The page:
Major changes need to be made to the Hawaiian Homes Commission and the Department of Hawaiian Home Lands before Native Hawaiians can be reconnected to their homelands, a series of speakers told a state Senate panel Monday in Honolulu.
Slow to no action on a waiting list for homesteads for those with at least 50% Hawaiian blood continued to be the primary sticking point with beneficiaries.
Almost a century ago, Congress, through the Hawaiian Homes Commission Act, created a 200,000-acre land trust for the specific purpose of developing homesteads for Native Hawaiians. Prince Jonah Kuhio Kalanianaole, who spearheaded the effort, envisioned the land trust as a way to offer a permanent homeland for his fellow Hawaiians, who he saw as a landless and dying people.
Robin Danner, chairwoman of the Sovereign Councils of the Hawaiian Homelands Assembly, urged the Legislature to pass the Hawaiian Lands in Hawaiian Hands Act of 2020, “on the 100th anniversary of this brilliant law that is so poorly managed.”
Danner presented a list of changes she said are needed, from having beneficiaries present a short list of candidates to be the chair of the commission to requiring quarterly reports and creating an inter-agency council that includes representatives from the state Department of Agriculture, the Hawaii Tourism Authority and others.
In the almost 100 years since the trust was created, fewer than 10,000 homesteads have been leased, and hundreds have died on a waiting list for homesteads that now numbers 28,000 families.
Many of the beneficiaries said it’s time to restructure the commission and the department to make them more responsive to beneficiaries. The first thing to do, they said, is decouple the commission from the department so the commission chairman isn’t also the leader of the department.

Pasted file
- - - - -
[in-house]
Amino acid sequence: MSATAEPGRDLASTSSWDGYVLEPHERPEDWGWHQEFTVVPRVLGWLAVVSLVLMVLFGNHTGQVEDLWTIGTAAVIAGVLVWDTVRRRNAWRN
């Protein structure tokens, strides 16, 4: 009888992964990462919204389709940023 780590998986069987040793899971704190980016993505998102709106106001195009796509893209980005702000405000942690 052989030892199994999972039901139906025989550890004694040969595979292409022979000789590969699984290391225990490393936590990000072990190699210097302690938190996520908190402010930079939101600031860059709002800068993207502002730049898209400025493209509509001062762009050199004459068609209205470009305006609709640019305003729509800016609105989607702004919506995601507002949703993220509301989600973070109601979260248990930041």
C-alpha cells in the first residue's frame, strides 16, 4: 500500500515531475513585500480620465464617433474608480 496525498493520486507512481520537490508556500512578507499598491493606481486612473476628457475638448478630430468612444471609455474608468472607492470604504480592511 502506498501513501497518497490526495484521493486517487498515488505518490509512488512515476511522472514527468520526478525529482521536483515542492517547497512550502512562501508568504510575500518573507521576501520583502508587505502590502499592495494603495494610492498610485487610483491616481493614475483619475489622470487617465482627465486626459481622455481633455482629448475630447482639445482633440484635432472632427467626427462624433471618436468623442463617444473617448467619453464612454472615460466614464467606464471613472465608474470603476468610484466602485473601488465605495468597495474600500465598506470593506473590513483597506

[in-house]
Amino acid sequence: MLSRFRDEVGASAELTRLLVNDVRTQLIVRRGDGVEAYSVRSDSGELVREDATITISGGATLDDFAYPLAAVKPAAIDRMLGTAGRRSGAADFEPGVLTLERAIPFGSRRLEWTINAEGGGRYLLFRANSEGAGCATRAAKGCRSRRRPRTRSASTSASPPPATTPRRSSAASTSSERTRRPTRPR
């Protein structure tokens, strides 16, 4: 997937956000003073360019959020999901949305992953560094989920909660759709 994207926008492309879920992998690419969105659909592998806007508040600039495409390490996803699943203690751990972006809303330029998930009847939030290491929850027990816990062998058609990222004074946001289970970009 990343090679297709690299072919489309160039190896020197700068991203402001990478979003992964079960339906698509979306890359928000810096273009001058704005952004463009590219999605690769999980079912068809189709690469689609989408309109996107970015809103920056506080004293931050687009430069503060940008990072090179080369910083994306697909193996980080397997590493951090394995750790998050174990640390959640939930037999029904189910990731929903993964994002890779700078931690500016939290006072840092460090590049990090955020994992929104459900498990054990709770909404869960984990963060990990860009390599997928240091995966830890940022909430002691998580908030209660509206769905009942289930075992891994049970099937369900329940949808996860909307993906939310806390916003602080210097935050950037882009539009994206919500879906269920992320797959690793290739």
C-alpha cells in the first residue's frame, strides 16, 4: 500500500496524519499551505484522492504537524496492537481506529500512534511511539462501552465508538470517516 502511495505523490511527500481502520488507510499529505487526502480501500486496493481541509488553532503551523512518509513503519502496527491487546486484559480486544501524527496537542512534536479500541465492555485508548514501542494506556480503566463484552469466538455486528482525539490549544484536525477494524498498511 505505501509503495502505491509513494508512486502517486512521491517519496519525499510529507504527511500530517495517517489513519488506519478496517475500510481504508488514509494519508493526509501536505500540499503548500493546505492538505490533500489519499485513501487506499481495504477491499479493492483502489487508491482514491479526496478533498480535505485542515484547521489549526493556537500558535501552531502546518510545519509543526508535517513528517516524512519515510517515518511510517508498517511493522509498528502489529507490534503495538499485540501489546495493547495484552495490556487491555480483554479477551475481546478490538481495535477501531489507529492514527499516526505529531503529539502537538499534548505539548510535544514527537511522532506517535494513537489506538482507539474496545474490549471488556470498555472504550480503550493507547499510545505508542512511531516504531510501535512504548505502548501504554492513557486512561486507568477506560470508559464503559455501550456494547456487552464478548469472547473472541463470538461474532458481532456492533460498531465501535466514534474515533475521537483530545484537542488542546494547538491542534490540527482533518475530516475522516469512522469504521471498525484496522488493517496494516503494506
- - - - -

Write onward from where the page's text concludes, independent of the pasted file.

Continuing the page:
“The commission should decide who the department head should be. Not the governor,” said Elmer Kaai, a former DHHL employee who’s been on the waiting list 33 years. “The department is a state agency, and my concern is they’re not handling the trust well.”
Gubernatorial appointees are confirmed by the Senate.
Patrick Kahawaiola‘a, president of the Keaukaha Community Association since the 1990s, said he found DHHL to be more of a hindrance than a help for their homestead community near Hilo.
“There’s really nothing I can jump up and say the department has helped us with,” Kahawaiola‘a said. “You cannot serve two masters — you can only serve one master — and that master is the beneficiaries as defined under the Hawaiian Homes Commission Act.”
The Senate Committee on Hawaiian Affairs conducted the briefing to receive a statewide comprehensive update from Hawaiian Home Lands beneficiary representatives and individual stakeholders.
DHHL representatives were not scheduled to speak during the hearing. Sen. Kurt Fevella, a Republican from Ewa Beach, Oahu, said he hand-carried an invitation for the meeting to Hawaiian Homes Commission Chairman William J. Aila Jr. Instead, he said, Aila sent staffers.
That angered Sen. Kai Kahele, D-Hilo.
“As a state senator, if you send a letter requesting their presence, they should be here,” said Kahele, striking the table on the last four words. “If you care about your people, you would be here. … I feel the department has lost their way.”
Aila responded through a spokesman to an emailed request for comment.
“We appreciate the commentary from the beneficiaries that were invited to today’s hearing and we look forward to continuing to work with all parties who are interested in fulfilling the vision of Prince Kuhio,” Aila said.
Email Nancy Cook Lauer at firstname.lastname@example.org.